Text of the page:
A Moment in Life’s Timeline

The other morning as I drove along the sparse country road on my way to work, I noticed a flag up ahead. It was standing in grandeur among trees beginning to show their artistry. A reminder that change is ever-present. I could tell that there was a sign sitting next to the flag, so I slowed down to read it. On a black chalkboard with delicate handwriting in red chalk, it read “9–11, Never Forget.”

I felt my throat choke up, and tears escaped my eyes. I was already feeling melancholy as I set about the day, and this just drilled it home. Then, I realized that “Wake Up Call” by Scott Stapp was playing and the lyrics drew me in.

“One day the bridge is gonna break

One day the world will standstill

The sky will fall, the earth will shake

There’s just so much a heart can take

This is a wake-up call

How many times before you lose it all?

You’re like cannon ball-breaking walls

This is a wake-up call

Before there’s no one left to catch your fall

But you can change it all

If you want to”

All I could think was “Wow,” and I felt my eyes fill up again. The words could mean a million things to a million people, but for me, at that moment, it was a flood of emotions. The parallel to what happened that tragic day 18 years ago took my breath away, as did the timing of this song on my playlist.

But it was more than that.

What struck me the most is that it doesn’t matter who you are or where you are in this world, you’ve likely been impacted by something that has caused your world to stand still. The bridge may have broken while you were standing on it and you may have felt like you were going to drown. The magnitude of the earthquake that shook your world may be immeasurable. Perhaps you had it all and then suddenly the sky fell. Now you stand alone, scared, and not sure of your purpose or your future.

Maybe, life didn’t turn out how you planned, and now you wonder how you’ll ever come back from an addiction, a divorce, or the loss of a child or a parent.

Unfortunately, there is no immunity idol to keep us safe and protect us from the ugliness and atrocities of life; which when I think about it seems strange. Why would we want protection from life? Aren’t we supposed to live with purpose and to it’s fullest potential? Of course, I also understand that there are times when bad decisions made on our part may play a leading role in our demise. I also recognize that, on a broad scale, there’s a plethora of wrongdoing and tragedies in our world. But that’s a different story altogether.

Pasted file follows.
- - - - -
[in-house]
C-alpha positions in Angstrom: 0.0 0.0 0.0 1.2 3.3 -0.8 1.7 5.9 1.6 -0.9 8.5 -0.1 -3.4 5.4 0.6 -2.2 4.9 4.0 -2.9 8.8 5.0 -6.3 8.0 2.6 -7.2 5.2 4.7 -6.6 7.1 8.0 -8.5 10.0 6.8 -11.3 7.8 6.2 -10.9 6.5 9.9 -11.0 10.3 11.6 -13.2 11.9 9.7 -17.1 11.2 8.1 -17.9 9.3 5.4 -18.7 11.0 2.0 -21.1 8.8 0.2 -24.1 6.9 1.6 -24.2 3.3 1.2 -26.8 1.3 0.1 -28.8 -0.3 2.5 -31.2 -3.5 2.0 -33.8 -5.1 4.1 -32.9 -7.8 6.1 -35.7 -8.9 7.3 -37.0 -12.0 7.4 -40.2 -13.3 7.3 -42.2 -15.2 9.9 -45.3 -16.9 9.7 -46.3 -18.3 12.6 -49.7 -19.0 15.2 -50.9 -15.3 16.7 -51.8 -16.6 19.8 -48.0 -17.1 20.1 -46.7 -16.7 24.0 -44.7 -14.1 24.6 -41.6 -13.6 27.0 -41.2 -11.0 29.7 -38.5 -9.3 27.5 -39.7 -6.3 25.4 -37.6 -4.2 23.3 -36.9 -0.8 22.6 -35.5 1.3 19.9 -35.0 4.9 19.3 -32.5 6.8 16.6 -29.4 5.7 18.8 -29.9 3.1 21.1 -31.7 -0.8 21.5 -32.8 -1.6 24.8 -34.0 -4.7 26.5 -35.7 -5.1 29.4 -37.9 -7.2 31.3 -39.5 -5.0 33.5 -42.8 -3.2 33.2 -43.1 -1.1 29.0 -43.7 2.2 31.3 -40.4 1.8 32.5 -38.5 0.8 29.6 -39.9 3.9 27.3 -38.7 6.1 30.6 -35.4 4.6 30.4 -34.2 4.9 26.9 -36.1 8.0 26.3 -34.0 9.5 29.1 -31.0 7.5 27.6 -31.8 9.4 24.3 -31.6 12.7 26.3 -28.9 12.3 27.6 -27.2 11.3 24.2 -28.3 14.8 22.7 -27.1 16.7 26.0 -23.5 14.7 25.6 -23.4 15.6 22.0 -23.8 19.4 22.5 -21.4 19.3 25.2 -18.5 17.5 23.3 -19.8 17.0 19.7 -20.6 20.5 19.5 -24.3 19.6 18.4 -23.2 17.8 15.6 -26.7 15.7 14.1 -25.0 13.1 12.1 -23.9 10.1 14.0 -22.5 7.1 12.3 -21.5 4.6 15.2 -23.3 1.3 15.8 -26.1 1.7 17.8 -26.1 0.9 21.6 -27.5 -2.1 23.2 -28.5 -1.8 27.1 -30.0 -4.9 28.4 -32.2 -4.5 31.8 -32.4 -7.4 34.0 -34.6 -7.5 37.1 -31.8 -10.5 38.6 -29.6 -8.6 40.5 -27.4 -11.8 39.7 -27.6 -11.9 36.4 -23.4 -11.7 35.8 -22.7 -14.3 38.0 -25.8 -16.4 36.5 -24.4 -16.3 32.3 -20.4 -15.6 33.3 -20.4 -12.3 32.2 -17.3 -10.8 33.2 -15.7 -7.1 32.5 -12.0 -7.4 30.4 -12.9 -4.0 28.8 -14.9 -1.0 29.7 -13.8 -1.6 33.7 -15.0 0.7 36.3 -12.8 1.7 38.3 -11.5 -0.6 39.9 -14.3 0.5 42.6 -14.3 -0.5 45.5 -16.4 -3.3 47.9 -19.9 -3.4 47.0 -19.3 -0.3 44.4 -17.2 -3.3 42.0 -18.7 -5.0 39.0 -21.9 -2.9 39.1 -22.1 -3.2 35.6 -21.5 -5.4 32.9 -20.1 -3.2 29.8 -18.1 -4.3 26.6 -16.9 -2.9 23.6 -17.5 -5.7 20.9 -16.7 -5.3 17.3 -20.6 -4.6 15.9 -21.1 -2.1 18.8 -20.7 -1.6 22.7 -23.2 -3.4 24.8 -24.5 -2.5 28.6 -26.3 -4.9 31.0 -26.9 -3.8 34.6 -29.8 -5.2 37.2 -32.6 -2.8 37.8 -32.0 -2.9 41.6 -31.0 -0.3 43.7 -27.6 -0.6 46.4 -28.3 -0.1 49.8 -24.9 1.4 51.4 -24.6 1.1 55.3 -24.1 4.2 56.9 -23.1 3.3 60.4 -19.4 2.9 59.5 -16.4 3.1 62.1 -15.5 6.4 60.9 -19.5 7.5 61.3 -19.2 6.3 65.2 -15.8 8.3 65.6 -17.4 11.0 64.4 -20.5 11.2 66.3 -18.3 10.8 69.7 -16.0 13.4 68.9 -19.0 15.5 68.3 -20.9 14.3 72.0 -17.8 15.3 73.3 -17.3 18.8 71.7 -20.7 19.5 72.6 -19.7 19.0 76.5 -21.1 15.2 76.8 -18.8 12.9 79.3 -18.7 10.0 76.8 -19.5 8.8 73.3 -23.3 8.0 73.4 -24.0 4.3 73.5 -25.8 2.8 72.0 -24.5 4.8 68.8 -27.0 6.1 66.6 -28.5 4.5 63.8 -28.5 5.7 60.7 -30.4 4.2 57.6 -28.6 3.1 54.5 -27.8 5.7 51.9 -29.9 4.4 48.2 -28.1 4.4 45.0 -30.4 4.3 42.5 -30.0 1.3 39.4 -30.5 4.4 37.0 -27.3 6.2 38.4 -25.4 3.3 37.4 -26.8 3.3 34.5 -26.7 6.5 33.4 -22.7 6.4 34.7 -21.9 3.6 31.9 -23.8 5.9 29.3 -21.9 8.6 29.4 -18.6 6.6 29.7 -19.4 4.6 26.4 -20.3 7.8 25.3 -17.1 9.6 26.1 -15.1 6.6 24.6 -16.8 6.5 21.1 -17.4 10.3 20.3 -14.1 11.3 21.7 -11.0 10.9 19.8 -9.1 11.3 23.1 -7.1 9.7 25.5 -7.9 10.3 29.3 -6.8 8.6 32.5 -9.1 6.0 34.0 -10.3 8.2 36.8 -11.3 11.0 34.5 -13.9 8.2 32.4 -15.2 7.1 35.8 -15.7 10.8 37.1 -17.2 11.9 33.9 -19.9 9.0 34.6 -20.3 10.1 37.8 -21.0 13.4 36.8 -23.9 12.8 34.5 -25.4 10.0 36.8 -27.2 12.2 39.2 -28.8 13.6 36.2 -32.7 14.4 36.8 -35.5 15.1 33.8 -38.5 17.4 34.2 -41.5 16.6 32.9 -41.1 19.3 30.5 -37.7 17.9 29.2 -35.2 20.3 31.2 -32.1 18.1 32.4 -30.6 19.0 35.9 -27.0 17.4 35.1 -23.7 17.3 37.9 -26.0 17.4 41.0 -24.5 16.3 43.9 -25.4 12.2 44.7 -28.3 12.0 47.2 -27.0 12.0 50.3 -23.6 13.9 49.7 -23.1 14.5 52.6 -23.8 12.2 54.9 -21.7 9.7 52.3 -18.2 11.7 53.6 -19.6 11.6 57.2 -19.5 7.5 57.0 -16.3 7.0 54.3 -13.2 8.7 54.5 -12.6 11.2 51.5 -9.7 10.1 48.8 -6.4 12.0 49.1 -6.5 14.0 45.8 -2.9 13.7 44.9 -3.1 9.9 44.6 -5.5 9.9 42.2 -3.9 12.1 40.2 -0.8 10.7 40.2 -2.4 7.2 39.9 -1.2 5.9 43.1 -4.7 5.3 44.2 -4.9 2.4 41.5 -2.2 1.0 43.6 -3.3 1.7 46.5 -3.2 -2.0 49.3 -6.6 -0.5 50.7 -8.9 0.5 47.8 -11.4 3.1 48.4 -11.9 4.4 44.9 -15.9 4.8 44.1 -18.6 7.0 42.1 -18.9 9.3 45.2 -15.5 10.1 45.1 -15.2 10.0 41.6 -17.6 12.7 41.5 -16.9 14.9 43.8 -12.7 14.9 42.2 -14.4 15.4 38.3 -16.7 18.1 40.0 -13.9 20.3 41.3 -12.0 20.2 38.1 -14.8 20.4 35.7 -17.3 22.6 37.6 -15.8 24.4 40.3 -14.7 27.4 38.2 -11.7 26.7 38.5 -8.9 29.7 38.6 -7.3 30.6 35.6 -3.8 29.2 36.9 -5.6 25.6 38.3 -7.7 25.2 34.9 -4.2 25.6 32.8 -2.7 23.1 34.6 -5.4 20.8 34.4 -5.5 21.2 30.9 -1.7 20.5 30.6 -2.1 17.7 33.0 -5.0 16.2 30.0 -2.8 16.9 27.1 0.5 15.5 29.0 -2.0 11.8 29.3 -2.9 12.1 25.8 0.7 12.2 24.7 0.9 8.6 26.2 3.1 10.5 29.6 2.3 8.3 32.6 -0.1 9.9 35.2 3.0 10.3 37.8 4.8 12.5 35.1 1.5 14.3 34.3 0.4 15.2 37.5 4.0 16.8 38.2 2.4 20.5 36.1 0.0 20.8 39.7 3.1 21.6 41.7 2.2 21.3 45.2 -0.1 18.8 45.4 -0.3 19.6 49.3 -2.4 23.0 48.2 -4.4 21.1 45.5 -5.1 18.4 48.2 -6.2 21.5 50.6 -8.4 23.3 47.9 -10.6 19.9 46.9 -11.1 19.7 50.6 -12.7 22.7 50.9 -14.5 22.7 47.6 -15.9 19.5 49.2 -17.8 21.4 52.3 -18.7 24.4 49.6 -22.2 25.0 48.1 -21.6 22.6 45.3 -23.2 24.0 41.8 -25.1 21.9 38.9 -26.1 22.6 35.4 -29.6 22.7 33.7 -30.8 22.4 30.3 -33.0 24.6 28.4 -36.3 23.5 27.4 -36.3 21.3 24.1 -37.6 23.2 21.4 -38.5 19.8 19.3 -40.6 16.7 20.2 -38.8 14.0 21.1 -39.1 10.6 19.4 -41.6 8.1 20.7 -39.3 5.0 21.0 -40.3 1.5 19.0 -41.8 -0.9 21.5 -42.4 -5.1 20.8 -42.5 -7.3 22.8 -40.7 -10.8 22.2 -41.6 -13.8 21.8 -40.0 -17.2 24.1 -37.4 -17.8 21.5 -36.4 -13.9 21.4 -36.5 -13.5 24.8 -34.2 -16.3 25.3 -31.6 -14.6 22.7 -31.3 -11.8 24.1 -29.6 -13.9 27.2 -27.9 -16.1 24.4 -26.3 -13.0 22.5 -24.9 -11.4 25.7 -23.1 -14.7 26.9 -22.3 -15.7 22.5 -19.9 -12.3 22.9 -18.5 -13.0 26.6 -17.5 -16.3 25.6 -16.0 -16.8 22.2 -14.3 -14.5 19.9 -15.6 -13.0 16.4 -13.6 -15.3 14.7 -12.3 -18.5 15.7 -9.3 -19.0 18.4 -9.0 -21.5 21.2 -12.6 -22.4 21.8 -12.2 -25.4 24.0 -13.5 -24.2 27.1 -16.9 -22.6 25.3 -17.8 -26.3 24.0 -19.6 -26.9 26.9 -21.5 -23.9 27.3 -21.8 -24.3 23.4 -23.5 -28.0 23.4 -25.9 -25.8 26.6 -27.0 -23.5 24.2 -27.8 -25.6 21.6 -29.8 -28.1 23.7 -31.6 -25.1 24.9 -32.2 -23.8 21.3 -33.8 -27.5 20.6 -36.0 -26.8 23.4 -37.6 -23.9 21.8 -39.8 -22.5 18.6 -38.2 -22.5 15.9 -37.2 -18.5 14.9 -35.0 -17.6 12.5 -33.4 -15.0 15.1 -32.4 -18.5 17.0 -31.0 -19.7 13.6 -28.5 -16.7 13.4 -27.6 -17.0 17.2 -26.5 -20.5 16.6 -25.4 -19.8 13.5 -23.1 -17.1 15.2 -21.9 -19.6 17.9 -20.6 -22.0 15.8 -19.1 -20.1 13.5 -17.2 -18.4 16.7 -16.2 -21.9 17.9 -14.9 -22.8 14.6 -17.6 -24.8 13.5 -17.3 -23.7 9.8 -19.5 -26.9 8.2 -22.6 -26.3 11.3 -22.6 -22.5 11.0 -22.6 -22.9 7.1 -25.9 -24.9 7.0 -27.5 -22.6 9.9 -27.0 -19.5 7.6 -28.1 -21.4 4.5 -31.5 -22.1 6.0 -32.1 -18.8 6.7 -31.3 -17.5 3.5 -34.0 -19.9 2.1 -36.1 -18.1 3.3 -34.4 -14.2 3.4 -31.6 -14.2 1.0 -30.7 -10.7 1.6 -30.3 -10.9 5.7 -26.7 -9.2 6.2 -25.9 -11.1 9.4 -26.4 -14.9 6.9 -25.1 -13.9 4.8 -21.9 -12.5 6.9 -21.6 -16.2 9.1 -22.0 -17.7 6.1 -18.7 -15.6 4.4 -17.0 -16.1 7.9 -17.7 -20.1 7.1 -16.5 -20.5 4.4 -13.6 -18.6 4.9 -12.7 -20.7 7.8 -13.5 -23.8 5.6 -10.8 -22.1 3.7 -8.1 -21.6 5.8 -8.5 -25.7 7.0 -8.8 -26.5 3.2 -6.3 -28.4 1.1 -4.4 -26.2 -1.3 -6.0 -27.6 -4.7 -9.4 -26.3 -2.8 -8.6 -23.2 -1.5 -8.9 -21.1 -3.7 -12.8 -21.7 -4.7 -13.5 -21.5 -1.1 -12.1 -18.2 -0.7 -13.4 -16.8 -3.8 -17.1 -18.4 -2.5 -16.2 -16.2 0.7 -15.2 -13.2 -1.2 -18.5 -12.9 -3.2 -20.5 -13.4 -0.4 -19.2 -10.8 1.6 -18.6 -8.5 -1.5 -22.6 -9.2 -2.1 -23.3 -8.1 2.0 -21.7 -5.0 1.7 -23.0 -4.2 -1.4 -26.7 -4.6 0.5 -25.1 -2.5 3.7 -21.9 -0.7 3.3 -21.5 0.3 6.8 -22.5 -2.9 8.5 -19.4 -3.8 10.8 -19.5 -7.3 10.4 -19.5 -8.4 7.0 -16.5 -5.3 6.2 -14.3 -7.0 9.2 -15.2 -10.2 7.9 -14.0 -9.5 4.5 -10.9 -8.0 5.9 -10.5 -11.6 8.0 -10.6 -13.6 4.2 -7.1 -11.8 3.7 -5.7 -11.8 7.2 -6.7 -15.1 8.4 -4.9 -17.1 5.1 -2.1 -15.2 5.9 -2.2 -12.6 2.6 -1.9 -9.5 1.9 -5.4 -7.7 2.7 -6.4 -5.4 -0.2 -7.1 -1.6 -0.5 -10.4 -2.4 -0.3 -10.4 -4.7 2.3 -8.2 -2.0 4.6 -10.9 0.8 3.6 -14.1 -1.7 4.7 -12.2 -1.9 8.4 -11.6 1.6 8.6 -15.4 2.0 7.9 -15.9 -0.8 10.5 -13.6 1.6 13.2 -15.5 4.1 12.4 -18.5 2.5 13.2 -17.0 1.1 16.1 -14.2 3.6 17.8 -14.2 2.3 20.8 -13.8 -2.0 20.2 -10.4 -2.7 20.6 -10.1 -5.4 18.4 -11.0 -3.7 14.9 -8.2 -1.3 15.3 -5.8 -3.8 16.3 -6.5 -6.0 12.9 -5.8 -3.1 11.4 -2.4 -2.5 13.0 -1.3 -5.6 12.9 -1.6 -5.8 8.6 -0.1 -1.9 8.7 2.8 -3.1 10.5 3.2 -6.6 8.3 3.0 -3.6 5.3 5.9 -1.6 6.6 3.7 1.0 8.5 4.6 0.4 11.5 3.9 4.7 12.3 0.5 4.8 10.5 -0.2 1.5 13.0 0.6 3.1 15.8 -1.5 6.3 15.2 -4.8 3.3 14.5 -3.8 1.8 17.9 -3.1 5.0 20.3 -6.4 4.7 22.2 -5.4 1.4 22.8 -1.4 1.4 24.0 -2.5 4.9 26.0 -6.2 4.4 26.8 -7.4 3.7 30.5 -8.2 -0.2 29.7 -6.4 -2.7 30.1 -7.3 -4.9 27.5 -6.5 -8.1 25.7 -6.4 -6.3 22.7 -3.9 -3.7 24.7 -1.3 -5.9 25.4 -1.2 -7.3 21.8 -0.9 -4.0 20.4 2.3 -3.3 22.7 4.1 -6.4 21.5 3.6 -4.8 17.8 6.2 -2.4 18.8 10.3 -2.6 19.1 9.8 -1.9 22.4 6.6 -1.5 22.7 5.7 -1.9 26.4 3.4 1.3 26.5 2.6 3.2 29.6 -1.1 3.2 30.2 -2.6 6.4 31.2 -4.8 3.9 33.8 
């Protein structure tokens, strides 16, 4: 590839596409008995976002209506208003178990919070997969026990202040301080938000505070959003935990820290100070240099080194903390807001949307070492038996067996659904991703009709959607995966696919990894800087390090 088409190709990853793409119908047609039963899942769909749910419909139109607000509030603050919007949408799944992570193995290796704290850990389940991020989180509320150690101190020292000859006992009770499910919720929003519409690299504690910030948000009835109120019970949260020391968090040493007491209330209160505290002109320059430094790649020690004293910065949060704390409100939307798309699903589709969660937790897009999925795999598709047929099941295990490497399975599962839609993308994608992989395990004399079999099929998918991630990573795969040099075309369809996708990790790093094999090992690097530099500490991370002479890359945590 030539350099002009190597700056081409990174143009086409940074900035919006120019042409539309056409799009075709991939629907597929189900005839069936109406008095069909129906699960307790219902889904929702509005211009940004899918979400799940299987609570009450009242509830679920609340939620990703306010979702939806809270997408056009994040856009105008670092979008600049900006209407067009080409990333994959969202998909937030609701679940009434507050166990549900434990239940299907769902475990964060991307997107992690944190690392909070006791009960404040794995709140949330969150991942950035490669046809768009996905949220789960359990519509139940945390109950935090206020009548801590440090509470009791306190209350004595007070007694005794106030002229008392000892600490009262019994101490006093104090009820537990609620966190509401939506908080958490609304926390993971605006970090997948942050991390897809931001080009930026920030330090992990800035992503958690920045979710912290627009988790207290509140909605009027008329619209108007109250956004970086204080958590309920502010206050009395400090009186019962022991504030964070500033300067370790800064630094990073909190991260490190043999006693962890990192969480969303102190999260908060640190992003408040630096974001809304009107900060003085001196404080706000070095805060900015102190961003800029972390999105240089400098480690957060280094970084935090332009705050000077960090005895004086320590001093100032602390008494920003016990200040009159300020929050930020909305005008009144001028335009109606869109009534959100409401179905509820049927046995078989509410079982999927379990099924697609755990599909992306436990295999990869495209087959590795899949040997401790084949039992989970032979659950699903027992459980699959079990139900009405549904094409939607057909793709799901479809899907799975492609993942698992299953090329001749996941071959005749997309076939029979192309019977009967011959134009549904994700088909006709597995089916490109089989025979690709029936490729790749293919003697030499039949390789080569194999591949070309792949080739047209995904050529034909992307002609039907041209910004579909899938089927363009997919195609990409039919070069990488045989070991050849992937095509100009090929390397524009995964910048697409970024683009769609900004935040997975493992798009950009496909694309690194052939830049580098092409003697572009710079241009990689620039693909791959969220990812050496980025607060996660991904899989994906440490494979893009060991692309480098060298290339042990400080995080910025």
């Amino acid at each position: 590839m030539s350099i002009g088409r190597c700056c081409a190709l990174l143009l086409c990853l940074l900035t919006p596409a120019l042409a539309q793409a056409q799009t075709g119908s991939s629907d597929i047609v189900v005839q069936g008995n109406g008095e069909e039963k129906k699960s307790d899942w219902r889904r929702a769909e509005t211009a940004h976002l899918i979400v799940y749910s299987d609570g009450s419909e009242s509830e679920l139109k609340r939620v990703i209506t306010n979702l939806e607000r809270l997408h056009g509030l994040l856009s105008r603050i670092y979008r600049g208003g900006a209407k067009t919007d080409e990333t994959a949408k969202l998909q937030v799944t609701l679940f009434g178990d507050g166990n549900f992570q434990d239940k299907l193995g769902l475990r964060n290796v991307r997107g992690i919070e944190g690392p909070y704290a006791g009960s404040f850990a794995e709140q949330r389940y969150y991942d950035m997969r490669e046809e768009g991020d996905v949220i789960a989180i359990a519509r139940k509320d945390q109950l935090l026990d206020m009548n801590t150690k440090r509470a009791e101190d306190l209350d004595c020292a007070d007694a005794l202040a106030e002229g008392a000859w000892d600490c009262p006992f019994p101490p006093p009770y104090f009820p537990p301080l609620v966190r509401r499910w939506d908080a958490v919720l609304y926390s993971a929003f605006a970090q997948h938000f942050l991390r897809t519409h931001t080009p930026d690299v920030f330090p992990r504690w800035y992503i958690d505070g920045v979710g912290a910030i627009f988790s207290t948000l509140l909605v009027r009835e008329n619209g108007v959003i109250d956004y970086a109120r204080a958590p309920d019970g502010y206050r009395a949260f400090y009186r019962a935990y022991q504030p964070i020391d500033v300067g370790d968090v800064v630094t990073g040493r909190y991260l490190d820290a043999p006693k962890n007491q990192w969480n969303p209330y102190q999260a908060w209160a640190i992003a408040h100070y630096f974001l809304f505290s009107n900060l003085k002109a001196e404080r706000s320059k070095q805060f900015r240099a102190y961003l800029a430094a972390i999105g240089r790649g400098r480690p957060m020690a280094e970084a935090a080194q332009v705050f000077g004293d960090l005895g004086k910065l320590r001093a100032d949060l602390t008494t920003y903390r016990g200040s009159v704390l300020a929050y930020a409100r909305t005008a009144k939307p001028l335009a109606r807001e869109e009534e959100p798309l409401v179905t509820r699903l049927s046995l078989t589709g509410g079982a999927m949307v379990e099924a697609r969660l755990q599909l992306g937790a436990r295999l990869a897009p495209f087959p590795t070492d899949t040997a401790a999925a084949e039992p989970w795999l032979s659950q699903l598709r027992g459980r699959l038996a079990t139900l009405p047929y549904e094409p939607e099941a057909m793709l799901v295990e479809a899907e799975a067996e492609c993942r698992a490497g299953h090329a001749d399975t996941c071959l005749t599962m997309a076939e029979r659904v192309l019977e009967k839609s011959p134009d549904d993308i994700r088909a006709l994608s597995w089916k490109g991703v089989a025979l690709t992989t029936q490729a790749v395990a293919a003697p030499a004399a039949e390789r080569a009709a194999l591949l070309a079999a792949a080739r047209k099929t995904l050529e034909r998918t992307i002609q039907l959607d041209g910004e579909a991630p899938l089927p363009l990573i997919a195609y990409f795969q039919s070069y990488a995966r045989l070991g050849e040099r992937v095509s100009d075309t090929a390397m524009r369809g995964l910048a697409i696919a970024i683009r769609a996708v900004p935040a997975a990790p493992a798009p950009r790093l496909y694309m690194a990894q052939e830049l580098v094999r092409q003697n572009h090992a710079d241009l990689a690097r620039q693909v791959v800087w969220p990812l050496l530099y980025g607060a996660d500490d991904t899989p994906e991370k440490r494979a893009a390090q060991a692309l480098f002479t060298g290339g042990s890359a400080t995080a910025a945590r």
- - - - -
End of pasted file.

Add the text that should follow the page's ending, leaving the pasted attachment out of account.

What I keep coming back to is that if we are breathing and fortunate enough to be walking around this earth, then we are susceptible – to any of it. Good, bad, or indifferent. It’s one of the things in my mind that connects us as human beings.

I couldn’t turn off my thought processor as I drove; and even later that evening while I went for a run, my thoughts still kept coming back to that song and those lyrics. It made so much sense, and I couldn’t escape the desire to write about it.

Maybe because to some degree I’ve been there, and I know loved ones who also have. Again, it’s what connects us: our susceptibility.

So, I ask you to consider this.

Haven’t we all bled at some point? 

Don’t we all carry scars – inside or out – that hold some significance in our life?

Have you ever asked yourself or someone else “How did this happen?” and then break down. 

Or maybe, as you lie awake in the middle of the night, you whisper “What do I do now?” hoping that someone hears your cry for your help.

Then, again, maybe you sit in silence because you are too afraid.

Or perhaps you are the one who stands up and says, “We can make a difference.” So you do.

There will be scales of ugliness, and tragedy will seep in. I’m not sure it will ever cease – at least not while we are breathing. But while we are here, while we are living, then we should try to make a difference.